The shilling on Wednesday slid to a seven-month low as Kenya confirmed three more cases of the coronavirus (Covid-19), while the stock exchange recorded a marginal uptick in a second straight day of investor wealth gain.
The shilling was trading at an average of 104.15 units to the dollar Wednesday afternoon, compared to the closing rate of 103.72 on Tuesday.
The weakening of the local currency comes at a time when the economy is taking a beating from the pandemic that has hit stock markets, caused job stoppage and brought travel to a near complete halt.
Traders said the weakness in the shilling has been caused by the uncertainty in the market after Kenya reported its first case of the Covid-19 earlier this week.
“Our view of a depreciated shilling still stands, given the uncertainty surrounding the spread of the coronavirus in the country, as well as spill over fears from the global scene,” said NCBA in a note to customers.
There are lower dollar inflows into the country from agriculture exports and potentially diaspora remittances due to Covid-19 disruptions in global economies, thus denying the shilling a key source of support that has helped it remain stable in the past few years.
On Wednesday, Health Cabinet Secretary Mutahi Kagwe announced that the country had seven Covid-19 cases patients with after three more people tested positive for the virus.
The virus has hit the travel market, with restrictions announced on Sunday locking out residents of countries that account for 88 percent of foreign travellers to Kenya, hurting Kenya Airways and the wider tourism industry.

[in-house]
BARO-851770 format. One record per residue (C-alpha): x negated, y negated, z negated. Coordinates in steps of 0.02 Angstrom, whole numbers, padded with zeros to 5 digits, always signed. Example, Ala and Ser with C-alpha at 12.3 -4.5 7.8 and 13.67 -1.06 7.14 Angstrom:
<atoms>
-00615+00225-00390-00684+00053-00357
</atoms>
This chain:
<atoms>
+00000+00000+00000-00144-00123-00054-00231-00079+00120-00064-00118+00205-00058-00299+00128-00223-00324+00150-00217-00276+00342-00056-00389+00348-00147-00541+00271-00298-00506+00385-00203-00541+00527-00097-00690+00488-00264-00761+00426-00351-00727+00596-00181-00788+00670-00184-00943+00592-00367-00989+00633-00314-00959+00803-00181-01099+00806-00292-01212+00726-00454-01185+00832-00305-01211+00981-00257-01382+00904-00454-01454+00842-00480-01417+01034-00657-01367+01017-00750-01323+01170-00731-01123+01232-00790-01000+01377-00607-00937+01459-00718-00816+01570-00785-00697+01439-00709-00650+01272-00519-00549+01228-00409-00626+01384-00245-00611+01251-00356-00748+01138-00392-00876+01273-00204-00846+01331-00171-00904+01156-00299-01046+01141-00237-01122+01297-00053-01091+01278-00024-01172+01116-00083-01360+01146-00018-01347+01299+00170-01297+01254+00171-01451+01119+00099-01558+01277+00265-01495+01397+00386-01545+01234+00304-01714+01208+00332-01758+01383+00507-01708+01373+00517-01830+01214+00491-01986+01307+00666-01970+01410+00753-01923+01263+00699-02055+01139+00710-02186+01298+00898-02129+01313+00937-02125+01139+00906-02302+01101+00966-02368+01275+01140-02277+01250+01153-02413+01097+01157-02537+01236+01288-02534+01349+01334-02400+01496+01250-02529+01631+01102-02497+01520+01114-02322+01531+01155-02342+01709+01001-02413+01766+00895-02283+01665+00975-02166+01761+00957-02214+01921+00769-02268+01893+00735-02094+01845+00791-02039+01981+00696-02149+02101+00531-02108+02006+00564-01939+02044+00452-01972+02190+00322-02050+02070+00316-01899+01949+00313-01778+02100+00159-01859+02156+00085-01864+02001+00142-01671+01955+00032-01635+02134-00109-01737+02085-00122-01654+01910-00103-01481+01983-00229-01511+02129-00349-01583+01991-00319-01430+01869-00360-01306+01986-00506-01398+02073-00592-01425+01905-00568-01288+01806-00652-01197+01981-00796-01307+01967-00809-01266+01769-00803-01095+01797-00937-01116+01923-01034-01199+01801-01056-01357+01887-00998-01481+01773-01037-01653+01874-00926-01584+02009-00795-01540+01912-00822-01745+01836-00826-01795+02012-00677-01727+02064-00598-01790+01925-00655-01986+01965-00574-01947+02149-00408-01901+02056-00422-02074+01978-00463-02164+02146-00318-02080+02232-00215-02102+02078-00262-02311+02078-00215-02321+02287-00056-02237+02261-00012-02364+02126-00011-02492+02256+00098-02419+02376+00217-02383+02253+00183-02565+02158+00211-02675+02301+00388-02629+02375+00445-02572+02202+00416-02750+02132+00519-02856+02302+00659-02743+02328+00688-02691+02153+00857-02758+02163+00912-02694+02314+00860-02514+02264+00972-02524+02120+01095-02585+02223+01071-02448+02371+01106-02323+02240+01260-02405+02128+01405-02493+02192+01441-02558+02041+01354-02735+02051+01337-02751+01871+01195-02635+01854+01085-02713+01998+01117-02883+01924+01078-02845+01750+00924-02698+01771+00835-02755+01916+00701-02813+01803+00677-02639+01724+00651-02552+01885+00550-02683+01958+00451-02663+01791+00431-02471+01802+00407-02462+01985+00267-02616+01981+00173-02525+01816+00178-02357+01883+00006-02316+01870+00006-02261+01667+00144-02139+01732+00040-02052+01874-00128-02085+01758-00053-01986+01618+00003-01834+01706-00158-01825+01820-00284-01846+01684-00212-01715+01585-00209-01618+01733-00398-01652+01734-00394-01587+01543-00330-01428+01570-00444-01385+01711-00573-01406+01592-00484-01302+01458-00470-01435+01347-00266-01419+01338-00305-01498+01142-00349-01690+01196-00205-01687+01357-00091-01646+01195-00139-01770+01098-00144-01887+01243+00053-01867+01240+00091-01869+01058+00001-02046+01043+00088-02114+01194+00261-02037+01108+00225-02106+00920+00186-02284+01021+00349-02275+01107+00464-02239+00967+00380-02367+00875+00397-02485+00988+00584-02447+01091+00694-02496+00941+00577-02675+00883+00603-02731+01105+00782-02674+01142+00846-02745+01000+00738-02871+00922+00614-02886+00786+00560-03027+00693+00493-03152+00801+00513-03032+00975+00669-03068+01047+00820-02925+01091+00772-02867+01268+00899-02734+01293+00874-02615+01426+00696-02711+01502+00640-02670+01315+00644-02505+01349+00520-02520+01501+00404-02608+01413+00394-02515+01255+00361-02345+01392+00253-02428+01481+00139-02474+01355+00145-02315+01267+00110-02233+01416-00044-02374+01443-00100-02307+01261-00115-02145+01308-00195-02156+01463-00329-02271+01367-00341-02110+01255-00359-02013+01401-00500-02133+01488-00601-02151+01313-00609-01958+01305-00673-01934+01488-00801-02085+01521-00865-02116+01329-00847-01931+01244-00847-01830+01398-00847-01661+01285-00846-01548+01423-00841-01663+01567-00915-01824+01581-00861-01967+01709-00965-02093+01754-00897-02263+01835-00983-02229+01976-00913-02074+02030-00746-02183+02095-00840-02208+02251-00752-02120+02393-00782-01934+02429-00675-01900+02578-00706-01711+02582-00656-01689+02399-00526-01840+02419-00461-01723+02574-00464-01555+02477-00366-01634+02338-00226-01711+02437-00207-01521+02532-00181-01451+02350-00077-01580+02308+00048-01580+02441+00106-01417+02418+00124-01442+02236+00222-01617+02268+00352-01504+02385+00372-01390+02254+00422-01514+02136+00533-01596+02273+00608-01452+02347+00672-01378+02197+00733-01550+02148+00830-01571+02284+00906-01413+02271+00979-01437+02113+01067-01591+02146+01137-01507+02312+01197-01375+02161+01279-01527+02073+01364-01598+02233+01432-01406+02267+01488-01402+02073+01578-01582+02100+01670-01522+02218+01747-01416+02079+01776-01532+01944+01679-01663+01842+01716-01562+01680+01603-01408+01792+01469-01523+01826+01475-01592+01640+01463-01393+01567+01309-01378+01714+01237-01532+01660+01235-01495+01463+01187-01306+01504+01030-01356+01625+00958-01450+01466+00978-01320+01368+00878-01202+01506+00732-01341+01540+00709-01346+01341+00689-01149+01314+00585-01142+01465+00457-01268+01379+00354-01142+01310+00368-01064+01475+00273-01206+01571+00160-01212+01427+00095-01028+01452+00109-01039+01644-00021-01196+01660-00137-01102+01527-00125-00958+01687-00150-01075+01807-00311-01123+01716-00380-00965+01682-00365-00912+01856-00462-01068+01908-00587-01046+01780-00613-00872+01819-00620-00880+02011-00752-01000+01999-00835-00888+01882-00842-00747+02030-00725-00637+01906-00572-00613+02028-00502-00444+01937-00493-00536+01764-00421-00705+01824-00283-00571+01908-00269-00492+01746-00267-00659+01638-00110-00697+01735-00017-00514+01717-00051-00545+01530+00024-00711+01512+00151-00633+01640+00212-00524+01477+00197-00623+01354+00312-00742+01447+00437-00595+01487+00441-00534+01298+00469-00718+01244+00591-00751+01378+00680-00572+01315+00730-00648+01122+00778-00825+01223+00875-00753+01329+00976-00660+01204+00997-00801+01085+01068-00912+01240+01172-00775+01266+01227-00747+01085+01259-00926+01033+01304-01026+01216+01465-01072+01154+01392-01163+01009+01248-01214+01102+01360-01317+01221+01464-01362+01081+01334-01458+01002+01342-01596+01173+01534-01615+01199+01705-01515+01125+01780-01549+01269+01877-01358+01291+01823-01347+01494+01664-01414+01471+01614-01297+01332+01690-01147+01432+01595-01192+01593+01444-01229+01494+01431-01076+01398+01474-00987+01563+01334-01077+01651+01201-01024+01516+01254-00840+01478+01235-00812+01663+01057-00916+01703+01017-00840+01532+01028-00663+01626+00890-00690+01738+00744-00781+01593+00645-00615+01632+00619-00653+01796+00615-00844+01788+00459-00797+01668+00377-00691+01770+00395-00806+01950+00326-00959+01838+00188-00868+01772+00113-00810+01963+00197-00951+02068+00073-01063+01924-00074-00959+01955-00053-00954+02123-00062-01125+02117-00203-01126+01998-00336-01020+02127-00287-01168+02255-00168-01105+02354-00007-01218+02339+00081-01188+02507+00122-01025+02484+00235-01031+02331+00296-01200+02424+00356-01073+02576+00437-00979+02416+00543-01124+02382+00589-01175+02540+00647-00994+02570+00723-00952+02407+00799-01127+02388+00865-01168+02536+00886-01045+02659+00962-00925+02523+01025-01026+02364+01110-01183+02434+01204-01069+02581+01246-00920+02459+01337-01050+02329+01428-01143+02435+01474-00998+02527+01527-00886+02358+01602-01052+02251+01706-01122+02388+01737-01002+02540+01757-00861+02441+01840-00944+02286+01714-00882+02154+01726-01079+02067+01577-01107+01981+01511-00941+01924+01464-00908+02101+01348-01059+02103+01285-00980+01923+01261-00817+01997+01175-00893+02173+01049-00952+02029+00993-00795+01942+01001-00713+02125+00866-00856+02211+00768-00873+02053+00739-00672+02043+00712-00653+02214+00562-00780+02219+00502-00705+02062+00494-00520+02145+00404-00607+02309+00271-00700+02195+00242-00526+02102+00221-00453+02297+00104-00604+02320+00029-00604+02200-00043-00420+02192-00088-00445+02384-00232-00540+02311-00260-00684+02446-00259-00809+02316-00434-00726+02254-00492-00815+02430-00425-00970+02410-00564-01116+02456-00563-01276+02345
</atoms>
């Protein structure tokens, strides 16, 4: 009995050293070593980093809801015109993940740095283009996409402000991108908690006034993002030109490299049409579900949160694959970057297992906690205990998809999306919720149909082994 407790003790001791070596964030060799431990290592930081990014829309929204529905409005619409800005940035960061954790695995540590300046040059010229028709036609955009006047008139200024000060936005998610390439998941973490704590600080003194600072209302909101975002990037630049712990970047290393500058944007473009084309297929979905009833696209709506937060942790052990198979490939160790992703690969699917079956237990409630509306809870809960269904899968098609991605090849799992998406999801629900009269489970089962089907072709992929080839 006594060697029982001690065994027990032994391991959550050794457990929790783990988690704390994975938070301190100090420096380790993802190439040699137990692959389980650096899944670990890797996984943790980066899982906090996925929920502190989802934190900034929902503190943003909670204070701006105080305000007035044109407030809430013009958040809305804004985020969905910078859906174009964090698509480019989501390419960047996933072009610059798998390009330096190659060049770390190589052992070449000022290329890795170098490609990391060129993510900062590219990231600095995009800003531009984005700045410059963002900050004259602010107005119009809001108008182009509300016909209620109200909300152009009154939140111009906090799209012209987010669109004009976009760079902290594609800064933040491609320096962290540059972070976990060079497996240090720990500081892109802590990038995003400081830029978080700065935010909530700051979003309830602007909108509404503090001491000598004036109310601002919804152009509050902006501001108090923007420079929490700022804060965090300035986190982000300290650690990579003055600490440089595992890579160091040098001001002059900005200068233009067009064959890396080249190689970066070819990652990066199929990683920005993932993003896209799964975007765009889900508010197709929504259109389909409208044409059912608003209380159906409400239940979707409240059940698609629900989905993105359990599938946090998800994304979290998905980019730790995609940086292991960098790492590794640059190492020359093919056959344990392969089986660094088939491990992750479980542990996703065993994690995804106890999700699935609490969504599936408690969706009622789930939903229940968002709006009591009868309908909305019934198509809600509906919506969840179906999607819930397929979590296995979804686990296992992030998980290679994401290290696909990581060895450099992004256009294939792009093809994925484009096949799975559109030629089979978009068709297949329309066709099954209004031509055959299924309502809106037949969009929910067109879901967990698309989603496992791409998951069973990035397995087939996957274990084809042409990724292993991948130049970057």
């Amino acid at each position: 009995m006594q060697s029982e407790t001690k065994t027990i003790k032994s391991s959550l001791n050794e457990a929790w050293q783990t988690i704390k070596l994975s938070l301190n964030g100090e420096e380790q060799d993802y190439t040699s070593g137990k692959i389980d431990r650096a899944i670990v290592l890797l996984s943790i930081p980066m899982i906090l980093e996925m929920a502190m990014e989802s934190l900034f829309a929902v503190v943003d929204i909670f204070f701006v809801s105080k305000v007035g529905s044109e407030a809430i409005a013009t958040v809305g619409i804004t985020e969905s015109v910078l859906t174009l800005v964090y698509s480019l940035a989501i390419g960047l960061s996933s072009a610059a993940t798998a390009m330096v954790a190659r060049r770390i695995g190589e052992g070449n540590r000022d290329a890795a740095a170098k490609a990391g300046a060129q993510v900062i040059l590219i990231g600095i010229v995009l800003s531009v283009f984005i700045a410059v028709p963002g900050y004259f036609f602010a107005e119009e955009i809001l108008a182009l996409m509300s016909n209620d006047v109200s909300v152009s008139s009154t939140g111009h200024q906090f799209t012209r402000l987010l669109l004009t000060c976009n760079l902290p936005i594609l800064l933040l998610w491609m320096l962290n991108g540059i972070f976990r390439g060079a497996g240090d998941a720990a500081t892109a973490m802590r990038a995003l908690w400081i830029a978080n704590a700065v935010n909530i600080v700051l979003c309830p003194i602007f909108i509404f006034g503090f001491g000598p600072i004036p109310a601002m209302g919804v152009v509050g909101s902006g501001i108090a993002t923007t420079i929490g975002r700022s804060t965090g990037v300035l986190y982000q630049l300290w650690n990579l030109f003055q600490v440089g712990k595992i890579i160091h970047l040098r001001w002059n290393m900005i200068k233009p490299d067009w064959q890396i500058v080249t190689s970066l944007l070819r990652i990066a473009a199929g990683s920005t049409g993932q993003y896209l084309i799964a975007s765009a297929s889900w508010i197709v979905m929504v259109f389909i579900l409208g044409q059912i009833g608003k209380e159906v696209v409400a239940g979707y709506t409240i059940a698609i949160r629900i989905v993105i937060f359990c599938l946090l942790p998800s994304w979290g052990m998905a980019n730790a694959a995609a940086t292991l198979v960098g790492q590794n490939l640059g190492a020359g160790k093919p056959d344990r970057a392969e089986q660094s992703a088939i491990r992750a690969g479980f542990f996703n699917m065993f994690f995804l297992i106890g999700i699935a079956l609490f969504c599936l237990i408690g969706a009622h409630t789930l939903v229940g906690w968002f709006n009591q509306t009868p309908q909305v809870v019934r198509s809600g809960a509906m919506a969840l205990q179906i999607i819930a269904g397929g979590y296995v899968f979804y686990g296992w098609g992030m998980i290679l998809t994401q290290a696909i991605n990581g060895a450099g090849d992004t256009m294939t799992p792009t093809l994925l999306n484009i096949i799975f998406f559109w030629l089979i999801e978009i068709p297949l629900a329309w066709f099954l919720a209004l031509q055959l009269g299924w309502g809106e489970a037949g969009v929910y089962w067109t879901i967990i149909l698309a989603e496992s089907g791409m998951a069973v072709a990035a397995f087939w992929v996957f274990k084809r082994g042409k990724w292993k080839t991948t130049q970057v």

Fewer tourists have a direct impact on the available foreign currency and a negative effect on the local currency.
The Nairobi Securities Exchange (NSE) main index which had dropped to a 16-year low last week on foreign investor sales continued to show signs of resilience, supported once again by gains on Safaricom’s #ticker:SCOM share. Investor wealth as measures through market capitalisation rose by Sh3.7 billion Wednesday to Sh2.044 trillion, in tandem with the NSE All Share Index which was up by 0.24 points to 133.79 points.
The benchmark NSE 20 Share Index, which captures the movement of select blue chip stocks, however ceded ground as some blue chips failed to match Safaricom’s gains.
The telco added 25 cents to its price to close at Sh25.35 a share, while the other companies that make up the top five in the NSE by valuation all ceded ground.
Equity Bank #ticker:EQTY was down 25 cents to close at Sh39 a share, while EABL #ticker:EABL and KCB #ticker:KCB were down by Sh3 and 15 cents respectively to close at Sh172.25 and Sh41.55 a share.